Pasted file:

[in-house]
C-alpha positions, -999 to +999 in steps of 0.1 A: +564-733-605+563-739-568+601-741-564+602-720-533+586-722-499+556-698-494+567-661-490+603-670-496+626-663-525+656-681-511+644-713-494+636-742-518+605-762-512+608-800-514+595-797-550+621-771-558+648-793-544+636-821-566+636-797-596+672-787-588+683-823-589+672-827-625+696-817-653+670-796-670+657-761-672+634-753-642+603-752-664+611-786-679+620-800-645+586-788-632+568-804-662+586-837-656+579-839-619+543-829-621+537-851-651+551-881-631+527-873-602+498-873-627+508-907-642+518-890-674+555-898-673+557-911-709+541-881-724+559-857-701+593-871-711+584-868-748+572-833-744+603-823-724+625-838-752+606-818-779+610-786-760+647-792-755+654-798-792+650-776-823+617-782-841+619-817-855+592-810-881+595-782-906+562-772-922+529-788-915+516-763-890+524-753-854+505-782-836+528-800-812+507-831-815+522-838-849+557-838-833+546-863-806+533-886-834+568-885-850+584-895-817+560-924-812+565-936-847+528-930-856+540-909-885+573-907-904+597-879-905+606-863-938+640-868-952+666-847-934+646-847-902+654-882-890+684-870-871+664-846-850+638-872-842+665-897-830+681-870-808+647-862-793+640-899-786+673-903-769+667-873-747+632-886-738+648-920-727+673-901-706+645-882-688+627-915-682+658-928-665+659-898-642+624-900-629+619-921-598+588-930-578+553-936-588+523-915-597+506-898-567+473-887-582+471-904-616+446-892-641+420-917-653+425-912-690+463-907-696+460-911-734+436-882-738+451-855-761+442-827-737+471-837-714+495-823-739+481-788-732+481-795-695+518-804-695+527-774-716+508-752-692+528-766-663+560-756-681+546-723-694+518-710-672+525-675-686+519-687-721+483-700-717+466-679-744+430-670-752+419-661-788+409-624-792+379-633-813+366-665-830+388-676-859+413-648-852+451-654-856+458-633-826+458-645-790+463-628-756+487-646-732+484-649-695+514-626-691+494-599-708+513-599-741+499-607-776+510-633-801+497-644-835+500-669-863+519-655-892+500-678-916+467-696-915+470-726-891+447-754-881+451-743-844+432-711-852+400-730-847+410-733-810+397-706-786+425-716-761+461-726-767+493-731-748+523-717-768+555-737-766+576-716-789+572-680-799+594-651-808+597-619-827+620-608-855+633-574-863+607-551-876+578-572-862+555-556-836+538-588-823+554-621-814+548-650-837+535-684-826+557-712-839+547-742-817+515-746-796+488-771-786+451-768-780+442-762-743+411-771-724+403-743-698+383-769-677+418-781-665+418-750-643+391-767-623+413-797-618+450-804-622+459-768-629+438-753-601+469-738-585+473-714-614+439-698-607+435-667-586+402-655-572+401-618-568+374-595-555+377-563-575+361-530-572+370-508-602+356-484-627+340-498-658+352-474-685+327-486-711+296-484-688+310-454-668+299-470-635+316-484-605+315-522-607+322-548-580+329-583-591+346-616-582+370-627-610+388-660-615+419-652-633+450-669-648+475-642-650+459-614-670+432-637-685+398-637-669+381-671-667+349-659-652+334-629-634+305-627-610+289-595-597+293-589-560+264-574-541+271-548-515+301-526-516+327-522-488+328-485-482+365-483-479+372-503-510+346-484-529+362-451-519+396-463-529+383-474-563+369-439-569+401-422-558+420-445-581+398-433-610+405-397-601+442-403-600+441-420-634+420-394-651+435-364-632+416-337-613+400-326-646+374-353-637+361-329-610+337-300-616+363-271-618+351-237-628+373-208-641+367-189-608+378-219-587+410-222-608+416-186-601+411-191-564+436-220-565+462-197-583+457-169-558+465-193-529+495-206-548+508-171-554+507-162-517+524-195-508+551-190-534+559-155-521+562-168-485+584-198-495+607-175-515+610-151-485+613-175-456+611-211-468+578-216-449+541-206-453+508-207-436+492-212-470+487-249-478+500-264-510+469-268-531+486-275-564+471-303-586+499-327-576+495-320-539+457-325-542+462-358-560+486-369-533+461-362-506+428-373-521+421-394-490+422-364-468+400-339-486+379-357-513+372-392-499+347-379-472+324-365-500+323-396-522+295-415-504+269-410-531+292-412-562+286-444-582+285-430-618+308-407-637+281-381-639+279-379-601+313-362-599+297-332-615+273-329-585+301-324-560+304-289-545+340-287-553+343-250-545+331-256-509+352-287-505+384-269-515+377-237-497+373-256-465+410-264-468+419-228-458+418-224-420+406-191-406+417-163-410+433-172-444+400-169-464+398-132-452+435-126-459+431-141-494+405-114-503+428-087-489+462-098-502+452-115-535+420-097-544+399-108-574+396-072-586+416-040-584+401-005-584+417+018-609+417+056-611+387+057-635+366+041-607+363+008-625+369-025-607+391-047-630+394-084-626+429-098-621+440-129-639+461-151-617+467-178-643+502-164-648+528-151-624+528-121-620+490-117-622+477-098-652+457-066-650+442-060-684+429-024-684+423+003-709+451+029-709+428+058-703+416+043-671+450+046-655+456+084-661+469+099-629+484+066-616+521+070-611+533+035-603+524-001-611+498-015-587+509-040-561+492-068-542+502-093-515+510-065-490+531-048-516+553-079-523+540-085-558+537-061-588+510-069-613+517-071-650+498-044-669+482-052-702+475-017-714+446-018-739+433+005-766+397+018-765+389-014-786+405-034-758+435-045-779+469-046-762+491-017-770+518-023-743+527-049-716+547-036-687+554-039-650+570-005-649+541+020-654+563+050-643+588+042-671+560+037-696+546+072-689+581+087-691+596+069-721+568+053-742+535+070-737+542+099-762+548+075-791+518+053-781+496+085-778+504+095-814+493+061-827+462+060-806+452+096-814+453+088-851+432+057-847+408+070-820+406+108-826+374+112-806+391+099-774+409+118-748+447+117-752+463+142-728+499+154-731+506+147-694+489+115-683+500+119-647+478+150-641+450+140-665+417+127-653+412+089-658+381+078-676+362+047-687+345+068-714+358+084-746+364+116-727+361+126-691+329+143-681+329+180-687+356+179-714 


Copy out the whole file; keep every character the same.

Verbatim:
[in-house]
C-alpha positions, -999 to +999 in steps of 0.1 A: +564-733-605+563-739-568+601-741-564+602-720-533+586-722-499+556-698-494+567-661-490+603-670-496+626-663-525+656-681-511+644-713-494+636-742-518+605-762-512+608-800-514+595-797-550+621-771-558+648-793-544+636-821-566+636-797-596+672-787-588+683-823-589+672-827-625+696-817-653+670-796-670+657-761-672+634-753-642+603-752-664+611-786-679+620-800-645+586-788-632+568-804-662+586-837-656+579-839-619+543-829-621+537-851-651+551-881-631+527-873-602+498-873-627+508-907-642+518-890-674+555-898-673+557-911-709+541-881-724+559-857-701+593-871-711+584-868-748+572-833-744+603-823-724+625-838-752+606-818-779+610-786-760+647-792-755+654-798-792+650-776-823+617-782-841+619-817-855+592-810-881+595-782-906+562-772-922+529-788-915+516-763-890+524-753-854+505-782-836+528-800-812+507-831-815+522-838-849+557-838-833+546-863-806+533-886-834+568-885-850+584-895-817+560-924-812+565-936-847+528-930-856+540-909-885+573-907-904+597-879-905+606-863-938+640-868-952+666-847-934+646-847-902+654-882-890+684-870-871+664-846-850+638-872-842+665-897-830+681-870-808+647-862-793+640-899-786+673-903-769+667-873-747+632-886-738+648-920-727+673-901-706+645-882-688+627-915-682+658-928-665+659-898-642+624-900-629+619-921-598+588-930-578+553-936-588+523-915-597+506-898-567+473-887-582+471-904-616+446-892-641+420-917-653+425-912-690+463-907-696+460-911-734+436-882-738+451-855-761+442-827-737+471-837-714+495-823-739+481-788-732+481-795-695+518-804-695+527-774-716+508-752-692+528-766-663+560-756-681+546-723-694+518-710-672+525-675-686+519-687-721+483-700-717+466-679-744+430-670-752+419-661-788+409-624-792+379-633-813+366-665-830+388-676-859+413-648-852+451-654-856+458-633-826+458-645-790+463-628-756+487-646-732+484-649-695+514-626-691+494-599-708+513-599-741+499-607-776+510-633-801+497-644-835+500-669-863+519-655-892+500-678-916+467-696-915+470-726-891+447-754-881+451-743-844+432-711-852+400-730-847+410-733-810+397-706-786+425-716-761+461-726-767+493-731-748+523-717-768+555-737-766+576-716-789+572-680-799+594-651-808+597-619-827+620-608-855+633-574-863+607-551-876+578-572-862+555-556-836+538-588-823+554-621-814+548-650-837+535-684-826+557-712-839+547-742-817+515-746-796+488-771-786+451-768-780+442-762-743+411-771-724+403-743-698+383-769-677+418-781-665+418-750-643+391-767-623+413-797-618+450-804-622+459-768-629+438-753-601+469-738-585+473-714-614+439-698-607+435-667-586+402-655-572+401-618-568+374-595-555+377-563-575+361-530-572+370-508-602+356-484-627+340-498-658+352-474-685+327-486-711+296-484-688+310-454-668+299-470-635+316-484-605+315-522-607+322-548-580+329-583-591+346-616-582+370-627-610+388-660-615+419-652-633+450-669-648+475-642-650+459-614-670+432-637-685+398-637-669+381-671-667+349-659-652+334-629-634+305-627-610+289-595-597+293-589-560+264-574-541+271-548-515+301-526-516+327-522-488+328-485-482+365-483-479+372-503-510+346-484-529+362-451-519+396-463-529+383-474-563+369-439-569+401-422-558+420-445-581+398-433-610+405-397-601+442-403-600+441-420-634+420-394-651+435-364-632+416-337-613+400-326-646+374-353-637+361-329-610+337-300-616+363-271-618+351-237-628+373-208-641+367-189-608+378-219-587+410-222-608+416-186-601+411-191-564+436-220-565+462-197-583+457-169-558+465-193-529+495-206-548+508-171-554+507-162-517+524-195-508+551-190-534+559-155-521+562-168-485+584-198-495+607-175-515+610-151-485+613-175-456+611-211-468+578-216-449+541-206-453+508-207-436+492-212-470+487-249-478+500-264-510+469-268-531+486-275-564+471-303-586+499-327-576+495-320-539+457-325-542+462-358-560+486-369-533+461-362-506+428-373-521+421-394-490+422-364-468+400-339-486+379-357-513+372-392-499+347-379-472+324-365-500+323-396-522+295-415-504+269-410-531+292-412-562+286-444-582+285-430-618+308-407-637+281-381-639+279-379-601+313-362-599+297-332-615+273-329-585+301-324-560+304-289-545+340-287-553+343-250-545+331-256-509+352-287-505+384-269-515+377-237-497+373-256-465+410-264-468+419-228-458+418-224-420+406-191-406+417-163-410+433-172-444+400-169-464+398-132-452+435-126-459+431-141-494+405-114-503+428-087-489+462-098-502+452-115-535+420-097-544+399-108-574+396-072-586+416-040-584+401-005-584+417+018-609+417+056-611+387+057-635+366+041-607+363+008-625+369-025-607+391-047-630+394-084-626+429-098-621+440-129-639+461-151-617+467-178-643+502-164-648+528-151-624+528-121-620+490-117-622+477-098-652+457-066-650+442-060-684+429-024-684+423+003-709+451+029-709+428+058-703+416+043-671+450+046-655+456+084-661+469+099-629+484+066-616+521+070-611+533+035-603+524-001-611+498-015-587+509-040-561+492-068-542+502-093-515+510-065-490+531-048-516+553-079-523+540-085-558+537-061-588+510-069-613+517-071-650+498-044-669+482-052-702+475-017-714+446-018-739+433+005-766+397+018-765+389-014-786+405-034-758+435-045-779+469-046-762+491-017-770+518-023-743+527-049-716+547-036-687+554-039-650+570-005-649+541+020-654+563+050-643+588+042-671+560+037-696+546+072-689+581+087-691+596+069-721+568+053-742+535+070-737+542+099-762+548+075-791+518+053-781+496+085-778+504+095-814+493+061-827+462+060-806+452+096-814+453+088-851+432+057-847+408+070-820+406+108-826+374+112-806+391+099-774+409+118-748+447+117-752+463+142-728+499+154-731+506+147-694+489+115-683+500+119-647+478+150-641+450+140-665+417+127-653+412+089-658+381+078-676+362+047-687+345+068-714+358+084-746+364+116-727+361+126-691+329+143-681+329+180-687+356+179-714 